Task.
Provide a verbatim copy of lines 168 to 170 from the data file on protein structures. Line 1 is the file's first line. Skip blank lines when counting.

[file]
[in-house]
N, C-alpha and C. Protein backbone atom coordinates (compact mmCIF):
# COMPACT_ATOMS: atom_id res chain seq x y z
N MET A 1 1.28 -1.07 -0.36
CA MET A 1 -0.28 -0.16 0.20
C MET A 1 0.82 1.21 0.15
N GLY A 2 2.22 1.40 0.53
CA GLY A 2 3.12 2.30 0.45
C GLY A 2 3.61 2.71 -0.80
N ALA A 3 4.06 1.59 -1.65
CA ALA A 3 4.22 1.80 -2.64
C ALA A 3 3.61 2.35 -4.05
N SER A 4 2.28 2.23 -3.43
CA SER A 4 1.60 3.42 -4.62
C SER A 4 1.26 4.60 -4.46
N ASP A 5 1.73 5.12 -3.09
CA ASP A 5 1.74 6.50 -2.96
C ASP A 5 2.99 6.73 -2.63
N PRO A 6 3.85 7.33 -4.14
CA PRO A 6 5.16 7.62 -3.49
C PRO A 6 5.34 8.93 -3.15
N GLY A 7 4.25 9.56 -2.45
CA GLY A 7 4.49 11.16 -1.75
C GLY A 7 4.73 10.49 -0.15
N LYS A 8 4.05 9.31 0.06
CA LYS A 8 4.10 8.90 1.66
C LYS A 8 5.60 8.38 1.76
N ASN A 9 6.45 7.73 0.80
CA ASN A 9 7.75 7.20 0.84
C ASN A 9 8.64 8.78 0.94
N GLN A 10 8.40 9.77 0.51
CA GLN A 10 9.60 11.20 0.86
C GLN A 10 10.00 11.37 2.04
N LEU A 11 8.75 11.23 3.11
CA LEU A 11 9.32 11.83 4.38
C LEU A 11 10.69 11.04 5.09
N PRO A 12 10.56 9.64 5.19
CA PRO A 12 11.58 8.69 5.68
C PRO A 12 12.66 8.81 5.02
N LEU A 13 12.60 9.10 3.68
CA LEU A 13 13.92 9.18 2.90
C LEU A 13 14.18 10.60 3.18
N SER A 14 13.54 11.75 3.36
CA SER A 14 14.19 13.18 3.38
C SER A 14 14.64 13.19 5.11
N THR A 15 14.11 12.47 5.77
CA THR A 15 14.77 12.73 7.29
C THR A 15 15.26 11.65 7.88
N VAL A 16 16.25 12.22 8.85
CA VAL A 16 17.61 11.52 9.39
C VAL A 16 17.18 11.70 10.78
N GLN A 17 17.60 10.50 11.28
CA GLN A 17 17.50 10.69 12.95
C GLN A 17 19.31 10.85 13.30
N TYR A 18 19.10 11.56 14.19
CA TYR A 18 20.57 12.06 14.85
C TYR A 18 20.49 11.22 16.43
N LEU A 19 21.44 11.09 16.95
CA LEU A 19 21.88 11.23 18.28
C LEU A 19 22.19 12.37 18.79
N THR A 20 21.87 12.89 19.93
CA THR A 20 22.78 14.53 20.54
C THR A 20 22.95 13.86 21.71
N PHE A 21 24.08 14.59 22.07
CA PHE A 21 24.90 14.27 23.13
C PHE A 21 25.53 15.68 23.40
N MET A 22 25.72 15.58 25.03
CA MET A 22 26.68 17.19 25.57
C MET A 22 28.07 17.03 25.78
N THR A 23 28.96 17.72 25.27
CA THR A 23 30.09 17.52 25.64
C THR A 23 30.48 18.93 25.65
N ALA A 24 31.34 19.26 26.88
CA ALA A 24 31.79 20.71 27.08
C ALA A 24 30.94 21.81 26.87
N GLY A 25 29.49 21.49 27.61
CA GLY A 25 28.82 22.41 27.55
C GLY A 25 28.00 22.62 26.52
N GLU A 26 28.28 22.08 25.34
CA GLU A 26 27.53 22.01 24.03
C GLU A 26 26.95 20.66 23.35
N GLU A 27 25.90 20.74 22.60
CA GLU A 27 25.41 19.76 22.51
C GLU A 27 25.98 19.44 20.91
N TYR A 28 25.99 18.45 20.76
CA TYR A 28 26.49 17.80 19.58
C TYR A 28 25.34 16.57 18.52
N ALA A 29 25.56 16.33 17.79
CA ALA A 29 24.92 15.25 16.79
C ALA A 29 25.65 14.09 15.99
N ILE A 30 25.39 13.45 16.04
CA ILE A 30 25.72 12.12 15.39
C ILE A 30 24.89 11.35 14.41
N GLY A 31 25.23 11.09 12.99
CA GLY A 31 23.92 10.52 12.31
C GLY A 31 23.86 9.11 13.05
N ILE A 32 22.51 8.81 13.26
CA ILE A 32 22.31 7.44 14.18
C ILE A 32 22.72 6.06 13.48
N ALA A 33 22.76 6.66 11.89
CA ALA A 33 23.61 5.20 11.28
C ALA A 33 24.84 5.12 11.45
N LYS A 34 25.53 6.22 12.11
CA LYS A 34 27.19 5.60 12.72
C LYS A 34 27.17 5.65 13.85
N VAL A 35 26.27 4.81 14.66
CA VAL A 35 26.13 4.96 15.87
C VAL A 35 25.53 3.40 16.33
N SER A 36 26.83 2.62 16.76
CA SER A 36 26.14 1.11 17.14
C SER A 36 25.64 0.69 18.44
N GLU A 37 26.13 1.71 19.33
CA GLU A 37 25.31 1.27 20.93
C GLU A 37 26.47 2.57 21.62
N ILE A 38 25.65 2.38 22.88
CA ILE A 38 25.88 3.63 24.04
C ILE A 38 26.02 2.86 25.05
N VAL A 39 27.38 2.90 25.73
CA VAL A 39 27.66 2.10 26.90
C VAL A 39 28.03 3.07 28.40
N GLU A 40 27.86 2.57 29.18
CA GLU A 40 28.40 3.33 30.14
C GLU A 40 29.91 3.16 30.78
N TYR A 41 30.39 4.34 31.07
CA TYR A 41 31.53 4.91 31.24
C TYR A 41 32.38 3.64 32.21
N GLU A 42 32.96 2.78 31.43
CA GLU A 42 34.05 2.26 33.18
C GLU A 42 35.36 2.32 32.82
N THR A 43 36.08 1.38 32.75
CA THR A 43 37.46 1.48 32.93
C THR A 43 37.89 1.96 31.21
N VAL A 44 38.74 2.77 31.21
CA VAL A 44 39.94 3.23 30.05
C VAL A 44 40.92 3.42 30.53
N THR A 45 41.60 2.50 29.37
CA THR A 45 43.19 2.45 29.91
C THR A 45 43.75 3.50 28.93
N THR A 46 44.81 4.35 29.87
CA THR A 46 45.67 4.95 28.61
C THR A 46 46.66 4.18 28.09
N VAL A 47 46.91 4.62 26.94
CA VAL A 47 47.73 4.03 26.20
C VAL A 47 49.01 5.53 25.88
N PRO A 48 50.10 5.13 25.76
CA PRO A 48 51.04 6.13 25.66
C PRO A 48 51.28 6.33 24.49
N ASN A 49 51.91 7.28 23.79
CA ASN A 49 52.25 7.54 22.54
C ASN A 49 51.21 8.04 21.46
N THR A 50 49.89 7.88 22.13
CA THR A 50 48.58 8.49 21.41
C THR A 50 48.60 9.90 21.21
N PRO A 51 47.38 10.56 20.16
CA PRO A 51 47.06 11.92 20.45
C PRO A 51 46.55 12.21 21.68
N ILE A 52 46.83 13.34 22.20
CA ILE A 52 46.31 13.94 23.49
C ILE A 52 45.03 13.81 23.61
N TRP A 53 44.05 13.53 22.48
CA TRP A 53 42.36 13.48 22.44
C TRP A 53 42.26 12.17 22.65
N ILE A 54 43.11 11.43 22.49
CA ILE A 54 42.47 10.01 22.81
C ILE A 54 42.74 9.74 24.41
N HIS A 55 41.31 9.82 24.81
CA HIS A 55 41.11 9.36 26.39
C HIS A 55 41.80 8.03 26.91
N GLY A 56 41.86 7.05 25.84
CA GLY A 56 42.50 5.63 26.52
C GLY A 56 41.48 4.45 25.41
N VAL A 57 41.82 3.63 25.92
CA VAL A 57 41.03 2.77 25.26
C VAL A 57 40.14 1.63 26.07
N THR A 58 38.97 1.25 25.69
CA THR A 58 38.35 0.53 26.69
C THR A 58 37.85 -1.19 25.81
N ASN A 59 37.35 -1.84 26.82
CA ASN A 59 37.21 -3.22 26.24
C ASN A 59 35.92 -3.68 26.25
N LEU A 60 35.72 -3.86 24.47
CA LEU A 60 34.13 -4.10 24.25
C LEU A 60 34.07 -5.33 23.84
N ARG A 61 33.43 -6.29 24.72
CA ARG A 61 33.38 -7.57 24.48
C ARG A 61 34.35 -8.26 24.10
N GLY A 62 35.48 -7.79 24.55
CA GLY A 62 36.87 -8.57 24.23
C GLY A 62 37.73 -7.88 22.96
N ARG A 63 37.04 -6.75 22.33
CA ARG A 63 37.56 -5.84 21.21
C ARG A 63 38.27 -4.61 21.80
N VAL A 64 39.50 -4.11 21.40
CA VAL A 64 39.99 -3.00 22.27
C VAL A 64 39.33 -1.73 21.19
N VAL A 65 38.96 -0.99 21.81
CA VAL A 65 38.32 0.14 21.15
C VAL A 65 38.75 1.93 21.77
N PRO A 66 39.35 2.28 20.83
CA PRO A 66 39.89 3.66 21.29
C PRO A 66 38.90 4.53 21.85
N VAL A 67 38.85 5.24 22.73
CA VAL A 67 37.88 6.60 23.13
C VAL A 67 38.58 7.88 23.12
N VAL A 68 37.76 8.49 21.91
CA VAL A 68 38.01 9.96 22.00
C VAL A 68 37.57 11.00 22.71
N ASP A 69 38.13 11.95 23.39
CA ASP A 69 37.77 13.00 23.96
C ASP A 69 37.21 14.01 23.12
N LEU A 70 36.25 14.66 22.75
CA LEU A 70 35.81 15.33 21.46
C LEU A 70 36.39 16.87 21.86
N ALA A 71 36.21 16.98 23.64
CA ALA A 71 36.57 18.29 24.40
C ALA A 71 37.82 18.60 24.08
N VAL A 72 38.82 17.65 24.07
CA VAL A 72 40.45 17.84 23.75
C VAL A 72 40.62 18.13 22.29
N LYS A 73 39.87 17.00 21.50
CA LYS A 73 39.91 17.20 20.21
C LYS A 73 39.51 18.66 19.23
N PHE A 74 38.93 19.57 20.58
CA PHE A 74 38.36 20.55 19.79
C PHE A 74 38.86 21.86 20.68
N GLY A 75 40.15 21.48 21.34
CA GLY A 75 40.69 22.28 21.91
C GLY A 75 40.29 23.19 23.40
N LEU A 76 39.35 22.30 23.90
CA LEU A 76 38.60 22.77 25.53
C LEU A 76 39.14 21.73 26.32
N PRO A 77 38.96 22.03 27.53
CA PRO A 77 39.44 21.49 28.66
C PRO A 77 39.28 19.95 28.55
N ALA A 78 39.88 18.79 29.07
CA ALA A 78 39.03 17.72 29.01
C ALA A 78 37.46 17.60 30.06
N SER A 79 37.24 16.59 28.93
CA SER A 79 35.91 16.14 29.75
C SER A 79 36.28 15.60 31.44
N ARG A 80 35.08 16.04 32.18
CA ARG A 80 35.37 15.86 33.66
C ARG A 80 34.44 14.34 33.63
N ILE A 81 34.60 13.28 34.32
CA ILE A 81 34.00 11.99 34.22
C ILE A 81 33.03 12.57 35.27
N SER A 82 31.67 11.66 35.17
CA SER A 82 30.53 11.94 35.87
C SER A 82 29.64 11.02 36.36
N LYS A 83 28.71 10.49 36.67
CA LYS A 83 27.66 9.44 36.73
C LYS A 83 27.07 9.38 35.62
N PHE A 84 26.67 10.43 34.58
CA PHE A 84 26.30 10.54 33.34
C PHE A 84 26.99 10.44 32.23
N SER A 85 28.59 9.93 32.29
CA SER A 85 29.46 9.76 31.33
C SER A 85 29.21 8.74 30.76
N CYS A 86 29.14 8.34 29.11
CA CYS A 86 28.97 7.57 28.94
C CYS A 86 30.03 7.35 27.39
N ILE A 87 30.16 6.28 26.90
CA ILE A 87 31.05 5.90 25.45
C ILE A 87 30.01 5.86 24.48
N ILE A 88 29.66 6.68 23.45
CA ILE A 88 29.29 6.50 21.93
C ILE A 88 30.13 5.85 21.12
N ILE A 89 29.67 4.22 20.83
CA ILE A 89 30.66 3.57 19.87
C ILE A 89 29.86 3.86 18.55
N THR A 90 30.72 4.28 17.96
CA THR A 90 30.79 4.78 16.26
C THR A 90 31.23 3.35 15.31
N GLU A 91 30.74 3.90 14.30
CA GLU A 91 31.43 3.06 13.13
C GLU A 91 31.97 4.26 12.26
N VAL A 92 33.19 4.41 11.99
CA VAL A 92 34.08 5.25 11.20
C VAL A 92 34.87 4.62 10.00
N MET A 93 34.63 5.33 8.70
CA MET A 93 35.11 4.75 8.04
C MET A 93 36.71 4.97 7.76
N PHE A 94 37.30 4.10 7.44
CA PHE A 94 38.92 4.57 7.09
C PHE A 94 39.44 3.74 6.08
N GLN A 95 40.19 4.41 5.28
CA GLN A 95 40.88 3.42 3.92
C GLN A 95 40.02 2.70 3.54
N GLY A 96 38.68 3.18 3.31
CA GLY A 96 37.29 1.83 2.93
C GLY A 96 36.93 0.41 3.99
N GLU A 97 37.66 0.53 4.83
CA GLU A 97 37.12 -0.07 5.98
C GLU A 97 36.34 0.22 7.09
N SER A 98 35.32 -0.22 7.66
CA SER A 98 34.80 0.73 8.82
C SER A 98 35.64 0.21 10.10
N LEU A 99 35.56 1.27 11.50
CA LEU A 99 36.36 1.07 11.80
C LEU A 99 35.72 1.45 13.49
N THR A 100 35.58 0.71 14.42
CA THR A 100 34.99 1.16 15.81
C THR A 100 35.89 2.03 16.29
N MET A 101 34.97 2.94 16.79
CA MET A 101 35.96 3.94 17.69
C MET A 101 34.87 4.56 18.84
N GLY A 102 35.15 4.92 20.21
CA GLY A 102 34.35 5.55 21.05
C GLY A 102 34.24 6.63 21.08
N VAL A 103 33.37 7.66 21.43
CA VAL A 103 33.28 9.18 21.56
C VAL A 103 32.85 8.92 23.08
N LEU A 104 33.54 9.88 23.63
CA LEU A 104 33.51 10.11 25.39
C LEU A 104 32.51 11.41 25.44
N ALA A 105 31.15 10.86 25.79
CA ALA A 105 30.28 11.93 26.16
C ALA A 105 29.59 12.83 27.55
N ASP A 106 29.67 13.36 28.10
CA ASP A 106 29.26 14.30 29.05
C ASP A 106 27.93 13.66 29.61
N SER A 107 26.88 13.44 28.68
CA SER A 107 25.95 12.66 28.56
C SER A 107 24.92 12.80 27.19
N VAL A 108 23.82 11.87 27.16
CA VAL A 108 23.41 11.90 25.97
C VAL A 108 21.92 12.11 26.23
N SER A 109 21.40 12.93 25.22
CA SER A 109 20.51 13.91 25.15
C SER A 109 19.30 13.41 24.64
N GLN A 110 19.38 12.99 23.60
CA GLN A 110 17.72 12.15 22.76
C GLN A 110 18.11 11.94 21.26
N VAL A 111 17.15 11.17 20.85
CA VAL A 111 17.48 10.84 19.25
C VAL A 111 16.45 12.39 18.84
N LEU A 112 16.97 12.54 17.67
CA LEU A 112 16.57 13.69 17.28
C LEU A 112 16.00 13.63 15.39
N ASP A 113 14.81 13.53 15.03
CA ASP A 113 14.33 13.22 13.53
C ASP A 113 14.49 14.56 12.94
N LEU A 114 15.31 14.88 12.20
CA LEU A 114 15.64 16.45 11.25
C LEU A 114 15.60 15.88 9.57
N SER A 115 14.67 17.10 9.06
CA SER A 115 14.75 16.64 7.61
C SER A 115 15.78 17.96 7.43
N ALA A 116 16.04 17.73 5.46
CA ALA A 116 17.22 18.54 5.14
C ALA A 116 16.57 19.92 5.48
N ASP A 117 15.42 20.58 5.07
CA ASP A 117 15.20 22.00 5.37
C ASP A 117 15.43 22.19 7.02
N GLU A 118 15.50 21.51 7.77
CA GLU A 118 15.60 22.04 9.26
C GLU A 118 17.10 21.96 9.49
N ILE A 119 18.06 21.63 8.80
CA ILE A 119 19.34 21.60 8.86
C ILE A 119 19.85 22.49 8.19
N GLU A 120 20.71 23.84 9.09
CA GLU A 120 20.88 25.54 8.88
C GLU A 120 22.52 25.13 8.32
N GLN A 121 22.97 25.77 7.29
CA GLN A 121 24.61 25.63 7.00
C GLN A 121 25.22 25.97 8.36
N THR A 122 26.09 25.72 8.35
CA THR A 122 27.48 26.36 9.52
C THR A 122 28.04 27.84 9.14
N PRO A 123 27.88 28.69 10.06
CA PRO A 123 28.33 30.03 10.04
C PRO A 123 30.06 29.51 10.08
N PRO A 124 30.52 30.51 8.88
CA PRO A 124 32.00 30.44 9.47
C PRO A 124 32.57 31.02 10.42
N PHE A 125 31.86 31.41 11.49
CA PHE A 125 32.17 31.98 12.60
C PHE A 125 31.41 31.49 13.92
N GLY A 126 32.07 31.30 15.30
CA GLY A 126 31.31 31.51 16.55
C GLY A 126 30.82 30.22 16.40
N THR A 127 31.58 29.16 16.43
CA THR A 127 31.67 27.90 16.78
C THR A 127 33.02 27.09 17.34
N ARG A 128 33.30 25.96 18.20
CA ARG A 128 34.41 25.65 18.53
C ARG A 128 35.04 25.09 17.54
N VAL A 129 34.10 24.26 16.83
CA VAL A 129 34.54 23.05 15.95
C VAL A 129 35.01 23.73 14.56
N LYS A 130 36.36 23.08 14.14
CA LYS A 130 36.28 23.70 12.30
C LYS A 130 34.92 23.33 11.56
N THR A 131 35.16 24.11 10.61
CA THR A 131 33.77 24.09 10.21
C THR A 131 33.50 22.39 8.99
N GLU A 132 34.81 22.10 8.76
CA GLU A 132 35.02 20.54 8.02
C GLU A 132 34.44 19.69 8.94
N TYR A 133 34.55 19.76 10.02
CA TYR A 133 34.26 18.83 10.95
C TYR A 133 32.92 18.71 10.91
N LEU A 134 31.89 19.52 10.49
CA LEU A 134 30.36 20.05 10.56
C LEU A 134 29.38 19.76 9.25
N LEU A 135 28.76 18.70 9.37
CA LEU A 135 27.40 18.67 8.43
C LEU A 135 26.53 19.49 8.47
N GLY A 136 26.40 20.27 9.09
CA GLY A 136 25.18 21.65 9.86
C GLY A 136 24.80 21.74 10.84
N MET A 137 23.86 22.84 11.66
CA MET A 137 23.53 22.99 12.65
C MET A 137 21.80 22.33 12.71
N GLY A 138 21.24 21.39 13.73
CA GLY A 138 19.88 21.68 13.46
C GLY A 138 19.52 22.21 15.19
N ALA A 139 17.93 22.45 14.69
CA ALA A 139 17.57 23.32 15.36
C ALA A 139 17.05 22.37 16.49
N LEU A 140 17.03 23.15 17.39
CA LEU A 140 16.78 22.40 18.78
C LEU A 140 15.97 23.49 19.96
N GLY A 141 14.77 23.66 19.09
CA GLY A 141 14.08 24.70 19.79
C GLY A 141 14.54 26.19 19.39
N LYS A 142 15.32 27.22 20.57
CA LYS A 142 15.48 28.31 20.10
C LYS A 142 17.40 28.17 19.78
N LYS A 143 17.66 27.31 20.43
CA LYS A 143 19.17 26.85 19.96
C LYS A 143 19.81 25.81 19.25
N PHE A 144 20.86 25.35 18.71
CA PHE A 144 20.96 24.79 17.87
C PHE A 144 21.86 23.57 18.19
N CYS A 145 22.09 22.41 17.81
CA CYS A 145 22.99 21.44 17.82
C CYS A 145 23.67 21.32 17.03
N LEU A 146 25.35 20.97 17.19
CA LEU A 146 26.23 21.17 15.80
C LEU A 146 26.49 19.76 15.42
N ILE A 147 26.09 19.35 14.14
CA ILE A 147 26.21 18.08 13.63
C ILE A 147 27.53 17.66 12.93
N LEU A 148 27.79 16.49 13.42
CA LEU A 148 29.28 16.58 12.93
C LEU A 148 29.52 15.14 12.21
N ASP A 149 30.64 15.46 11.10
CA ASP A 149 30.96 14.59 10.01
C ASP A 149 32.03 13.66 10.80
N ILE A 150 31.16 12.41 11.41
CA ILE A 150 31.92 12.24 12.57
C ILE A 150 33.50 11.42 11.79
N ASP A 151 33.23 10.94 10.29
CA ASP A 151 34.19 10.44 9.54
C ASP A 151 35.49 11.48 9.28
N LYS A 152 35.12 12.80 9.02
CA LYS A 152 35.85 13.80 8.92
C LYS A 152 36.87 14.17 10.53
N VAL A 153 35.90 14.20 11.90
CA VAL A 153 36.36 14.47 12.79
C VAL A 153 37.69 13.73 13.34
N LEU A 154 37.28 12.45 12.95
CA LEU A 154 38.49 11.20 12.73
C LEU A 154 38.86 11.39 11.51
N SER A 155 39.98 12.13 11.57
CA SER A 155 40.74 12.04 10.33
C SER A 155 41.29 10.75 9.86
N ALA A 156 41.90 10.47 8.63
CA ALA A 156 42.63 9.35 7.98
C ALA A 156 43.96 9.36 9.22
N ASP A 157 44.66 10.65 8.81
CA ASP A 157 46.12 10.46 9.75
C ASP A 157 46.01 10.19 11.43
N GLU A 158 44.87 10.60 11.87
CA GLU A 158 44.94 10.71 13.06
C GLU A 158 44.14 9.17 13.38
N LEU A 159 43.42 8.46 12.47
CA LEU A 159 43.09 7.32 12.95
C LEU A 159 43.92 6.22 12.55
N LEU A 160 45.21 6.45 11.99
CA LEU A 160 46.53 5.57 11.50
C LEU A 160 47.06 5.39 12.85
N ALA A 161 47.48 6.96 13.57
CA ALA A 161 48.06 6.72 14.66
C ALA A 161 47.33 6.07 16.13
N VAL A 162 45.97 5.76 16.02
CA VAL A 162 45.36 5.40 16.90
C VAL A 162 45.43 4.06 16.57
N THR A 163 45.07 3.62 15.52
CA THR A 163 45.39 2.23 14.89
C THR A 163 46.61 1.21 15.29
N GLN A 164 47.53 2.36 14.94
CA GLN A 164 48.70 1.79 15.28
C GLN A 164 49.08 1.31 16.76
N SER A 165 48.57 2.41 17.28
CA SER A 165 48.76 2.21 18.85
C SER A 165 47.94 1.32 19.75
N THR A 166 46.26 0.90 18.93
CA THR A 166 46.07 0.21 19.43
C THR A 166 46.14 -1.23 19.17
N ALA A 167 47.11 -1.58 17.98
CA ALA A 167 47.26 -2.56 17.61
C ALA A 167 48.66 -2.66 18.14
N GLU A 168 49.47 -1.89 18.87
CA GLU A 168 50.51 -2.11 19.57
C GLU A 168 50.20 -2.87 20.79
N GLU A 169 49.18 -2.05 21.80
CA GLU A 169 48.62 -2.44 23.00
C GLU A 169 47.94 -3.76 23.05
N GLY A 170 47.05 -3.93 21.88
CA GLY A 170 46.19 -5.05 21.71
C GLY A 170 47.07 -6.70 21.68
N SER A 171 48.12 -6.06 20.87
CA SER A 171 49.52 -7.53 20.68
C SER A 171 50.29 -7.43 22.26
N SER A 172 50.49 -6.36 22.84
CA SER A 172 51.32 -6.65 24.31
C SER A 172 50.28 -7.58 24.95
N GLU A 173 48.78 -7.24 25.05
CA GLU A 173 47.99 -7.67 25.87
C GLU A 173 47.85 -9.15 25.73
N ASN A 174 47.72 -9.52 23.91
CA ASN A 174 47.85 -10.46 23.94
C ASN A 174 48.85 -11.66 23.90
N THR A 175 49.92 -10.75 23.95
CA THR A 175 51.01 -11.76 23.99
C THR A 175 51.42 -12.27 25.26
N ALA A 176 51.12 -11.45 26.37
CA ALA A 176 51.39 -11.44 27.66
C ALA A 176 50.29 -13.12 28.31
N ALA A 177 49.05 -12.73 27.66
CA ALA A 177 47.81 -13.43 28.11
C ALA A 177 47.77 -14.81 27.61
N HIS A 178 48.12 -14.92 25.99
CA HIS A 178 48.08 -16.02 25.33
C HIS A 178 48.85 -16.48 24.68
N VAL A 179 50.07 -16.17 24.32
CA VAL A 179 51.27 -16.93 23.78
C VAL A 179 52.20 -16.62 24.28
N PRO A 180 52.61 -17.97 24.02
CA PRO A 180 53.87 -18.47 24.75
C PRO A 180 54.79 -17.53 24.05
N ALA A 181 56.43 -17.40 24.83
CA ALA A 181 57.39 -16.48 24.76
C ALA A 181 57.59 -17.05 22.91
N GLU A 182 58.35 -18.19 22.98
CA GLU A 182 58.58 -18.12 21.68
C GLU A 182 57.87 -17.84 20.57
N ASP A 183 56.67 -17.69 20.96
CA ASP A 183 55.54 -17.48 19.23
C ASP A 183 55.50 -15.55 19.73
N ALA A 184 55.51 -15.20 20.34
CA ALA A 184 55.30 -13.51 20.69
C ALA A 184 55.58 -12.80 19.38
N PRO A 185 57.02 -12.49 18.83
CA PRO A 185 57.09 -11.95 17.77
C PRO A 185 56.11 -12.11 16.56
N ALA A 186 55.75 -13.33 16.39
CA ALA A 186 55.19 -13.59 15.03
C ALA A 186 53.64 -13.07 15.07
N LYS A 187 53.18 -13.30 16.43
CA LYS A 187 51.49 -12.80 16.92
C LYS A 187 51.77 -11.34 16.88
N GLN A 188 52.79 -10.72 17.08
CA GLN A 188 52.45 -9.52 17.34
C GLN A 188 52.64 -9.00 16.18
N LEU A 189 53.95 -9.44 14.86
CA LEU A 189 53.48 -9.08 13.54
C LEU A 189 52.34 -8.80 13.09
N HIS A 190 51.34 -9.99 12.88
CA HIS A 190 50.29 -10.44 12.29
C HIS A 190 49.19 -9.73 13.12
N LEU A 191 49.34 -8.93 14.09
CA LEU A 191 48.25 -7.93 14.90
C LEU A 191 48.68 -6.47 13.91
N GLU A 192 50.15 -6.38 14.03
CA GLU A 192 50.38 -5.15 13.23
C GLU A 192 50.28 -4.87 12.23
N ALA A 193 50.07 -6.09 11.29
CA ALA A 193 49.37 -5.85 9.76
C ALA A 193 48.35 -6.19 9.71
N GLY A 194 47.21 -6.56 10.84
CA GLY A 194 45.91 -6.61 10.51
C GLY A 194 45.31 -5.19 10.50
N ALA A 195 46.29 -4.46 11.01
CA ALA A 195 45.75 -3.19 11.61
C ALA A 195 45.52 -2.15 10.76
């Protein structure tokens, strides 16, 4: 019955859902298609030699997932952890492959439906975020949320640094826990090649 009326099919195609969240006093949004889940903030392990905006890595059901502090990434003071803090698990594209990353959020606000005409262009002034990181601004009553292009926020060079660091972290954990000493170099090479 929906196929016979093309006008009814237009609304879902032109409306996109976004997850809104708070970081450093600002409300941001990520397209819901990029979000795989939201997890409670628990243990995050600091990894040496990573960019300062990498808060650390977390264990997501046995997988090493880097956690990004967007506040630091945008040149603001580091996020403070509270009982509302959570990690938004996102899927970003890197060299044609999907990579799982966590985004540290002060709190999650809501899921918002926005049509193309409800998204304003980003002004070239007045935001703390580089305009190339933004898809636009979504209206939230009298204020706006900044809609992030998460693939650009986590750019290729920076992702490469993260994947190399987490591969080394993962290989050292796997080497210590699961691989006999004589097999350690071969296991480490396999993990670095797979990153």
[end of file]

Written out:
C HIS A 55 41.80 8.03 26.91
N GLY A 56 41.86 7.05 25.84
CA GLY A 56 42.50 5.63 26.52